Garbage in, garbage out is a phrase I learned in one of my first-year Computer Science classes, back in my university days. It was used to express the important concept that incorrect or poor quality input will always produce faulty output. I learned this phrase in the context of computers, but it’s a phrase that is just as easily applicable to the world of work. Except, in recent times, I think we might have forgotten it.
Whether it’s hiring employees, sourcing out raw materials, or investing in training, I see repeated examples of short-sighted managers focusing only on solving the immediate problem. Staff shortage? Let’s hire the first warm body that seems to have the required modicum of skills. Need to cut costs? Let’s find the cheapest material inputs. New software or processes? Let’s give our people the bare minimum of training and get them back to doing “real work” as soon as possible.
The problem with “Garbage in, garbage out”
The problem of course with all these approaches is what I said earlier – garbage in, garbage out. When you are desperate enough to hire the first applicant simply because he meets the required minimums, you’ll never get off the turnover treadmill. When your entire focus is on trying to find cheaper average inputs, your final product will always be of poor quality. When you shortchange your people on the training they need, you’ll find yourself having to waste time and money doing it again later. Continue reading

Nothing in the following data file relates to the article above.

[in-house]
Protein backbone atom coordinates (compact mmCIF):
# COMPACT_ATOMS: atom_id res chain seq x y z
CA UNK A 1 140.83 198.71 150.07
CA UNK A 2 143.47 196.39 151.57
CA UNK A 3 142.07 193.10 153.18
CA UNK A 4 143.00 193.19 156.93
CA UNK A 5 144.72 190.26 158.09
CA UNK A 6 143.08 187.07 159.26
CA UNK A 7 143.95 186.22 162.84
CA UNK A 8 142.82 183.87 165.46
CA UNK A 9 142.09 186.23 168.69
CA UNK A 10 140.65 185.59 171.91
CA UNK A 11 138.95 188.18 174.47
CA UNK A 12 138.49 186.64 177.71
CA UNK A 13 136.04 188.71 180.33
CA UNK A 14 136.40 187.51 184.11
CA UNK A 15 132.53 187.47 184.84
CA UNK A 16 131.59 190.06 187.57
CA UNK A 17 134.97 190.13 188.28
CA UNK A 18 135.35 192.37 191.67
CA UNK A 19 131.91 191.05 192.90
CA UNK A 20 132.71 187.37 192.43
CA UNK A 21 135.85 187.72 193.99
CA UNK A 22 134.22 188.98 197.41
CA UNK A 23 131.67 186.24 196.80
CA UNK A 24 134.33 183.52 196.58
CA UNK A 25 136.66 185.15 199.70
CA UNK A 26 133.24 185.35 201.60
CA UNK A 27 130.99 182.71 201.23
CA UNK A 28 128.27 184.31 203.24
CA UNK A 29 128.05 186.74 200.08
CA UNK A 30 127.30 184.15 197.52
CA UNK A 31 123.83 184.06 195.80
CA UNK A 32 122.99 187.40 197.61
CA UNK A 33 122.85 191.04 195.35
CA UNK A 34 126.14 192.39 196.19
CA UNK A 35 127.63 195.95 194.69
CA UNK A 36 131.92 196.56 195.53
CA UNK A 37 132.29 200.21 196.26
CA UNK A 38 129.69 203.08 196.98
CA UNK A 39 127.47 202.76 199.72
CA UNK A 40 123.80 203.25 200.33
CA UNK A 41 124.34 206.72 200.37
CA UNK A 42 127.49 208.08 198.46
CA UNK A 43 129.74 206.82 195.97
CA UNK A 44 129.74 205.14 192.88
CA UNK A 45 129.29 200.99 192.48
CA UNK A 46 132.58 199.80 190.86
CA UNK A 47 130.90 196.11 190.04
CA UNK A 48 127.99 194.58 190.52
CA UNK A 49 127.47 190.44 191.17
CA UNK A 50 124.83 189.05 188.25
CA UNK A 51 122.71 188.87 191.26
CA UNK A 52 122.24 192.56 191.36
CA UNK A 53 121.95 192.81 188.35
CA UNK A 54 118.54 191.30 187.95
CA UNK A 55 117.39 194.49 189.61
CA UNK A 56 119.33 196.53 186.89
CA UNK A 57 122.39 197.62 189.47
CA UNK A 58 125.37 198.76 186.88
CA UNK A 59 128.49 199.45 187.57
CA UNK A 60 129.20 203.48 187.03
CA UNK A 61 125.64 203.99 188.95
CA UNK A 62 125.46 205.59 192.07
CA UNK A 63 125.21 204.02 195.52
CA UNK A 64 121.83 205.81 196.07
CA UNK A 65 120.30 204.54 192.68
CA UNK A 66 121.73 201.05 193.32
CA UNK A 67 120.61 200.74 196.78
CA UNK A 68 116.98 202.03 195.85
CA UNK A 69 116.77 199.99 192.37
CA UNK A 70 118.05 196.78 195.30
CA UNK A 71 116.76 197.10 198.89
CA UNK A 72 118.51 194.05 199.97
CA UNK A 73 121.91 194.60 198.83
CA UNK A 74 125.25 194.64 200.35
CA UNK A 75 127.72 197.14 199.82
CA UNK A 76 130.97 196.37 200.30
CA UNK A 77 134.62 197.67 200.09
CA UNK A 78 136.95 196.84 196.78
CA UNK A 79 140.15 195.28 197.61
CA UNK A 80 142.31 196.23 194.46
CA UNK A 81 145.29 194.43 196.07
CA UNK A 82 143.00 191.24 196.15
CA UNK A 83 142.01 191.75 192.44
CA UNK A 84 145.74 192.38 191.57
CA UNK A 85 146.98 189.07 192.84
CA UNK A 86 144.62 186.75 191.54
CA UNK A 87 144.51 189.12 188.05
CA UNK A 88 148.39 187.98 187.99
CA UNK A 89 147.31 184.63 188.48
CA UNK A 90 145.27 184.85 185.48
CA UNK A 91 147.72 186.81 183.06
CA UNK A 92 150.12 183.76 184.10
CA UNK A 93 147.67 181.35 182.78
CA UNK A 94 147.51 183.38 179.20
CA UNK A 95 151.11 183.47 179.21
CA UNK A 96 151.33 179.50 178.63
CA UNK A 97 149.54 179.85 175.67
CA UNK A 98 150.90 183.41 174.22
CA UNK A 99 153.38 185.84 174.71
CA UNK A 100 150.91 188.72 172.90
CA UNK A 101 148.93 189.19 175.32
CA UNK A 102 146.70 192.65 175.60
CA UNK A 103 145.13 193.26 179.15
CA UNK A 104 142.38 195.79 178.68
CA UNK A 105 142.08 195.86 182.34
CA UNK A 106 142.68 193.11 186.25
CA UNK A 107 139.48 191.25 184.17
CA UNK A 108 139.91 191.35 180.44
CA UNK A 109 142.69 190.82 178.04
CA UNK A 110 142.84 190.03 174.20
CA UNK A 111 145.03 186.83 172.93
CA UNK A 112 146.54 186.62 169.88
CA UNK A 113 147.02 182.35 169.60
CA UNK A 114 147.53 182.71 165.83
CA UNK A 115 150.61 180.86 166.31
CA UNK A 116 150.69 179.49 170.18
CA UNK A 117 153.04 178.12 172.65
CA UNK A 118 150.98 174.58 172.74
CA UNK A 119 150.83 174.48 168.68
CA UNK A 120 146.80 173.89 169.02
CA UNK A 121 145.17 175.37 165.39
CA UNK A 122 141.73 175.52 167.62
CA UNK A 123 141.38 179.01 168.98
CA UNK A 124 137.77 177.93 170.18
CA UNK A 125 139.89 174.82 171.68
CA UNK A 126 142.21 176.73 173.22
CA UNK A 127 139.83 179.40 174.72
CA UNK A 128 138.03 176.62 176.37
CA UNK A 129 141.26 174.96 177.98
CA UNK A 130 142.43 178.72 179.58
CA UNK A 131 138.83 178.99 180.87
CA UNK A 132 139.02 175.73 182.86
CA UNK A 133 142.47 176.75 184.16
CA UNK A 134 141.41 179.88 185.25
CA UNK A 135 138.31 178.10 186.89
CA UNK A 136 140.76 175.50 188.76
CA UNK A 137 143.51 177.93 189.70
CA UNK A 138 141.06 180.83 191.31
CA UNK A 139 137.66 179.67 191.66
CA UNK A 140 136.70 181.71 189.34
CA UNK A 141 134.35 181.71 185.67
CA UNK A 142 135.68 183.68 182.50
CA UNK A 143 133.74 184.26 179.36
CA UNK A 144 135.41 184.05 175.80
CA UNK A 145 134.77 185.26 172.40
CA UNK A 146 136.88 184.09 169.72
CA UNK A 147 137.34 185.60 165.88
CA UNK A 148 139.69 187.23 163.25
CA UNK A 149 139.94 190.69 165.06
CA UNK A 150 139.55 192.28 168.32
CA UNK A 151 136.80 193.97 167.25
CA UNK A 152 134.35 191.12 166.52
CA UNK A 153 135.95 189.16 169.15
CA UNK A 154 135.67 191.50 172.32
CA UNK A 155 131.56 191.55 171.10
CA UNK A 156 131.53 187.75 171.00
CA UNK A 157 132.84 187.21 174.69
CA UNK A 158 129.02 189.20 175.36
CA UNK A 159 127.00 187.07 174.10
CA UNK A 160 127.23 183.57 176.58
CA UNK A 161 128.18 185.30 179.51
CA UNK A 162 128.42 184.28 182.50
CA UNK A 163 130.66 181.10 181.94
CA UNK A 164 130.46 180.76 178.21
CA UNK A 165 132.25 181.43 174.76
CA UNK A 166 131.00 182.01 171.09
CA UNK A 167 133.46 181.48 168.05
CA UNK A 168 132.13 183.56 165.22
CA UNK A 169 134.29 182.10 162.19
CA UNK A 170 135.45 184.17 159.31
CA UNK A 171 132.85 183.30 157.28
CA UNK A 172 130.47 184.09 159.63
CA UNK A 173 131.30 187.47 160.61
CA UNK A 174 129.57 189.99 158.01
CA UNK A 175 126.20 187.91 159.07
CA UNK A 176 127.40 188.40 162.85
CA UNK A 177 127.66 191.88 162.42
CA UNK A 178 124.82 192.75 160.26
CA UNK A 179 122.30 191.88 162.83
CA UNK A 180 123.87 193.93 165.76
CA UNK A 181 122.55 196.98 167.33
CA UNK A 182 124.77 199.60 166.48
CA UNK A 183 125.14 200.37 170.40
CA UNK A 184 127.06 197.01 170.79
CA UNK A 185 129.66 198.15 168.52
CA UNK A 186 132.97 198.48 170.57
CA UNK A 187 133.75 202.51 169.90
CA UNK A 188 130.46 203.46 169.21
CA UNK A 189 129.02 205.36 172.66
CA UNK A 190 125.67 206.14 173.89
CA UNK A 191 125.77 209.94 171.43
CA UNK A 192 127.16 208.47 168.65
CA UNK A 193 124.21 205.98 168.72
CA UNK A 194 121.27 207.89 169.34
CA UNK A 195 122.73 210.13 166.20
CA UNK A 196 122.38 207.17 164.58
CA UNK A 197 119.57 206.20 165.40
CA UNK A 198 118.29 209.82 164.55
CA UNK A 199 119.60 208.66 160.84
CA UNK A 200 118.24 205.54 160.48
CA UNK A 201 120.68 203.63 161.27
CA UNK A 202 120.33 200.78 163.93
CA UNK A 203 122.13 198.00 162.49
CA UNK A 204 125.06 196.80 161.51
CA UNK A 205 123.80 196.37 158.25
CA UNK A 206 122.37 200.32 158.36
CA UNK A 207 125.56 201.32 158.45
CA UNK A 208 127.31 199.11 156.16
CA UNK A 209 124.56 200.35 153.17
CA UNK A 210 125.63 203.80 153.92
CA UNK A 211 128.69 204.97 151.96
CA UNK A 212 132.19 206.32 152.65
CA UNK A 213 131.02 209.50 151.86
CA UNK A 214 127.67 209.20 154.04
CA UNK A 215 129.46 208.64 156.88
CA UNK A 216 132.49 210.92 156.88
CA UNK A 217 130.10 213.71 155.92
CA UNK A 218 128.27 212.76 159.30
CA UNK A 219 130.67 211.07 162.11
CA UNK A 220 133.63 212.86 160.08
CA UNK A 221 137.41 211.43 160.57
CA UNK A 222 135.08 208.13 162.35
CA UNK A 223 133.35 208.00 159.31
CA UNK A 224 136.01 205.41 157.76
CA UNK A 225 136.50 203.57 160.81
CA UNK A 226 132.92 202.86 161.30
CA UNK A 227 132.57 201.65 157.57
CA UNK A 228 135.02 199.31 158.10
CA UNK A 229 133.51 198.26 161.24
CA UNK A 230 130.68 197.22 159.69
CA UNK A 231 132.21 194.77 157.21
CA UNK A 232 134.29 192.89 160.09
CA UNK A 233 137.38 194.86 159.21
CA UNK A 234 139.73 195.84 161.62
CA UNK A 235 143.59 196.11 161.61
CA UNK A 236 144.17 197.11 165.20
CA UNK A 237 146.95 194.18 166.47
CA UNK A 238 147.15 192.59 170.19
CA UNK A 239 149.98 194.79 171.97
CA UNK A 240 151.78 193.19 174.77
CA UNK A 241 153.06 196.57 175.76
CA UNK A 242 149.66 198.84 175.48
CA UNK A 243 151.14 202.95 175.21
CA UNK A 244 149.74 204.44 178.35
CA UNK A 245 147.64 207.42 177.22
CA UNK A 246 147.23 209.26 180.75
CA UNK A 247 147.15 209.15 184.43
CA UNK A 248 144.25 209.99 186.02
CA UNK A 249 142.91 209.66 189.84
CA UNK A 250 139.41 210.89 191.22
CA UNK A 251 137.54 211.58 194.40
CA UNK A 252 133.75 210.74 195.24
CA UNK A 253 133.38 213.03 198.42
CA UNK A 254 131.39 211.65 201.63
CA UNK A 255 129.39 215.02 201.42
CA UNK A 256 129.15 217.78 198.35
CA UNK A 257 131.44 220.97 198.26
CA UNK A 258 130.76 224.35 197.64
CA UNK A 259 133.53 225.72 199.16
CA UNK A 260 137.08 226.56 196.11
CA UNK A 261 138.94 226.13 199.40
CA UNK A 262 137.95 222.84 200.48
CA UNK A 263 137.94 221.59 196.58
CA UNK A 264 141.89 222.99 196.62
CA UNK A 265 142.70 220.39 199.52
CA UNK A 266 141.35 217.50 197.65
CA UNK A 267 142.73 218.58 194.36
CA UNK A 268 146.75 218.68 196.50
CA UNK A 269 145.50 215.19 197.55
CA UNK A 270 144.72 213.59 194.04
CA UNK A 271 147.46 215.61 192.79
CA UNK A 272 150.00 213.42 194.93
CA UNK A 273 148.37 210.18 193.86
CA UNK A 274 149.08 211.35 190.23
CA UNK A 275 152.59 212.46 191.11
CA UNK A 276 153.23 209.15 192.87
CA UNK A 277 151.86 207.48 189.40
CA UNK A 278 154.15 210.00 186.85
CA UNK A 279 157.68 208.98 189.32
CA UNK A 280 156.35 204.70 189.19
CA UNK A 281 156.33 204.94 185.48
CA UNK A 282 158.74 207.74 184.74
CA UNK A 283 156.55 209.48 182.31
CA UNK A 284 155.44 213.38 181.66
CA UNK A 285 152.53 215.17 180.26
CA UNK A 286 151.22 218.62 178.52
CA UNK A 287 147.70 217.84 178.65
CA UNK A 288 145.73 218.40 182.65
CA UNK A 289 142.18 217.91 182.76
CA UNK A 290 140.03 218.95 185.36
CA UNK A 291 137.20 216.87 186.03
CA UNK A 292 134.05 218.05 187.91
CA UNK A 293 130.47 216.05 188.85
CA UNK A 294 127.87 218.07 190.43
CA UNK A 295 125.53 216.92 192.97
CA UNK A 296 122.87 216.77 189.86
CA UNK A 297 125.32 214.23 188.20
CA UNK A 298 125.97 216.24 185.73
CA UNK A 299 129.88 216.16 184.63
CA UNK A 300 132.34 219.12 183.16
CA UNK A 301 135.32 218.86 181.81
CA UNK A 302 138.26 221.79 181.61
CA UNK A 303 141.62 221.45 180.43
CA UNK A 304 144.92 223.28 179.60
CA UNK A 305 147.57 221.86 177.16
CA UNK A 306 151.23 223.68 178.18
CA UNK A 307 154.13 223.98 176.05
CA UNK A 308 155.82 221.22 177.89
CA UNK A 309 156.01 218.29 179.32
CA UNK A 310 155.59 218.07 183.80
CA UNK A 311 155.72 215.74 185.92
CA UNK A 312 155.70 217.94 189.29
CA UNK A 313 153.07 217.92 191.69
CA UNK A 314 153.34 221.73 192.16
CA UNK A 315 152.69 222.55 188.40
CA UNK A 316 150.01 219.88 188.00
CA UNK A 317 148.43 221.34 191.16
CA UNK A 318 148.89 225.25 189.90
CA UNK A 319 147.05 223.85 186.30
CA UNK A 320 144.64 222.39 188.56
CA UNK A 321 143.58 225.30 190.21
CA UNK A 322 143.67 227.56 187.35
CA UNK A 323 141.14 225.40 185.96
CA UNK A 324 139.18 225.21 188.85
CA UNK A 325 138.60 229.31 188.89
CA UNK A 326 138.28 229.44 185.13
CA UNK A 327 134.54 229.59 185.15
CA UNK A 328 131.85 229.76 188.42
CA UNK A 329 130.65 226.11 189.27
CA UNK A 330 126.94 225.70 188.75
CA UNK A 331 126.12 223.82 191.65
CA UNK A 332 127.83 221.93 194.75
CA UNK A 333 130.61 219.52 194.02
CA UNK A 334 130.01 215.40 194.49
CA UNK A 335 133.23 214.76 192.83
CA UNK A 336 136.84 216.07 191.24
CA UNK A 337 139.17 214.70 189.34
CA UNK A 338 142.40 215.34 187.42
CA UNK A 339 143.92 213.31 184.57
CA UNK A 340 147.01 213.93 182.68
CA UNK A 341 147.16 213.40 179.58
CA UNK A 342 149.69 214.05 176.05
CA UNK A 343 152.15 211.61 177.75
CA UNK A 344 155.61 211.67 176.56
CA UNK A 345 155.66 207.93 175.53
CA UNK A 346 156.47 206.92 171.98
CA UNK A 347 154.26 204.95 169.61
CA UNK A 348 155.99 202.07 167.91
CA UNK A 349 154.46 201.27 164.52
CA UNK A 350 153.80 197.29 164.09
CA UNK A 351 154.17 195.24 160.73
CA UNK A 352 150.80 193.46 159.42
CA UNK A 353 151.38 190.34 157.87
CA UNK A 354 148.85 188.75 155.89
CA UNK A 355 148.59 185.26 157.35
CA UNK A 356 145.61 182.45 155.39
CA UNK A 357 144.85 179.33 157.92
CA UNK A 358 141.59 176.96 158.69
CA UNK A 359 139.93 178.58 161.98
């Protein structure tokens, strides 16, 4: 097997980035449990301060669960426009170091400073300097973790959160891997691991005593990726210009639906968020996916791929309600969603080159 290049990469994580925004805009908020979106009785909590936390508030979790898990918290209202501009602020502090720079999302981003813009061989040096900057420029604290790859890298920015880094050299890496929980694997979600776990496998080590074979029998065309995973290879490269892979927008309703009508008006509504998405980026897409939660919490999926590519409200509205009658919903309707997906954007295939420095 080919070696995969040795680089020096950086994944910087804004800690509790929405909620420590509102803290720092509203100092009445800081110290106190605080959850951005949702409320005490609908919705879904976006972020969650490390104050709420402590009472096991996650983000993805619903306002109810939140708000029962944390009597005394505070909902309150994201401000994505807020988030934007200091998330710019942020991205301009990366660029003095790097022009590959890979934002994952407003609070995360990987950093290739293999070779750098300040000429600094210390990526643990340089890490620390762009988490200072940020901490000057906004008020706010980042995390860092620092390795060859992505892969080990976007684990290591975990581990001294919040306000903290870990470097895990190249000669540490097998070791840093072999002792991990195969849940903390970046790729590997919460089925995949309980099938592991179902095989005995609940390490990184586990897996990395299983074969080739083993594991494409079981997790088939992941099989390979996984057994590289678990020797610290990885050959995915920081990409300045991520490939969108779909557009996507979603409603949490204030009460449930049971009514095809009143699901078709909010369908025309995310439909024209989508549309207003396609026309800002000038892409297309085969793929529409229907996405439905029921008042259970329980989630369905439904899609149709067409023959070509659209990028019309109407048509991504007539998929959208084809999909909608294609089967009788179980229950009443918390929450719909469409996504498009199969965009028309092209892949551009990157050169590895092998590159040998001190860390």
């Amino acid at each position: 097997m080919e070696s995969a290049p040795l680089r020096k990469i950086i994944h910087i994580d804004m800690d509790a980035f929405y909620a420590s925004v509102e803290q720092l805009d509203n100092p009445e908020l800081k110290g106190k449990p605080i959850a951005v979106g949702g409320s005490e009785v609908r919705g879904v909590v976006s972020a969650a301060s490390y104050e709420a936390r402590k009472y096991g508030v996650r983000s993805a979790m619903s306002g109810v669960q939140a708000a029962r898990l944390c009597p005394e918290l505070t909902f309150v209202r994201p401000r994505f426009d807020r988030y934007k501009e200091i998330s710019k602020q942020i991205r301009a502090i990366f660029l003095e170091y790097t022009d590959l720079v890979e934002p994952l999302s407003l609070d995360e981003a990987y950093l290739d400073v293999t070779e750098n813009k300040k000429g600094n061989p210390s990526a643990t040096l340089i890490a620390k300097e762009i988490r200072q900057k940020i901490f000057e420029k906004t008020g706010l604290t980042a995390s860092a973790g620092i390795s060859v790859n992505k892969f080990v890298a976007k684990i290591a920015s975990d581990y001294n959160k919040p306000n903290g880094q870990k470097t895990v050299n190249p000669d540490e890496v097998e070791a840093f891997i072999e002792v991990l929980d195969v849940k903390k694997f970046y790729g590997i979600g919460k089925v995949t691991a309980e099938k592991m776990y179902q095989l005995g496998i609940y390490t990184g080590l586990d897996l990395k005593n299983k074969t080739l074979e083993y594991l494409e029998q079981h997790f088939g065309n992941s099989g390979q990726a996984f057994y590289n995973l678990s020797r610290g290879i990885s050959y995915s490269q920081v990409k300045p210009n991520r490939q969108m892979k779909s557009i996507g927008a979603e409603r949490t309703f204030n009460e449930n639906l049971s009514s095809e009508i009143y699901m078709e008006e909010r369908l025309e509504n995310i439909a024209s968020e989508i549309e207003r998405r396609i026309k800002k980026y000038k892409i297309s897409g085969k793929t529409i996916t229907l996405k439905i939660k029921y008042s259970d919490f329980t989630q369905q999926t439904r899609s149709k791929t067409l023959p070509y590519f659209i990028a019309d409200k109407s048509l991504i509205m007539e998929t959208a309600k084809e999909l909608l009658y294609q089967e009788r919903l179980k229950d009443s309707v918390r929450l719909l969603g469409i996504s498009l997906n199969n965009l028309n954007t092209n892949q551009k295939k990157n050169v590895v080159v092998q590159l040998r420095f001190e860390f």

Last month, I started a brand-new video series offering specific ideas on how leaders can motivate employees. The first tip in this series was to be flexible. You all told me that this was a subject that you would find immensely helpful. So here is today’s strategy to motivate employees: cut out the red tape.
Eliminate red tape
Red tape is excessive bureaucracy or over-the-top adherence to rules and formalities. Research shows, over and over again, that one of the biggest de-motivators for employees is perceived bureaucracy. So anything that you can do to reduce or remove red tape will be a huge motivator to most of your staff. Now I know that some of you watching this video come from organizations that are so large that they have policy manuals that probably cover just about every situation you could possibly think of. And so … you might think there is no way you can reduce red tape. Don’t underestimate what you can do!
Buffer your people from bureaucracy
True, you might not be able to get rid of the bureaucracy, but you CAN buffer your employees from it. Continue reading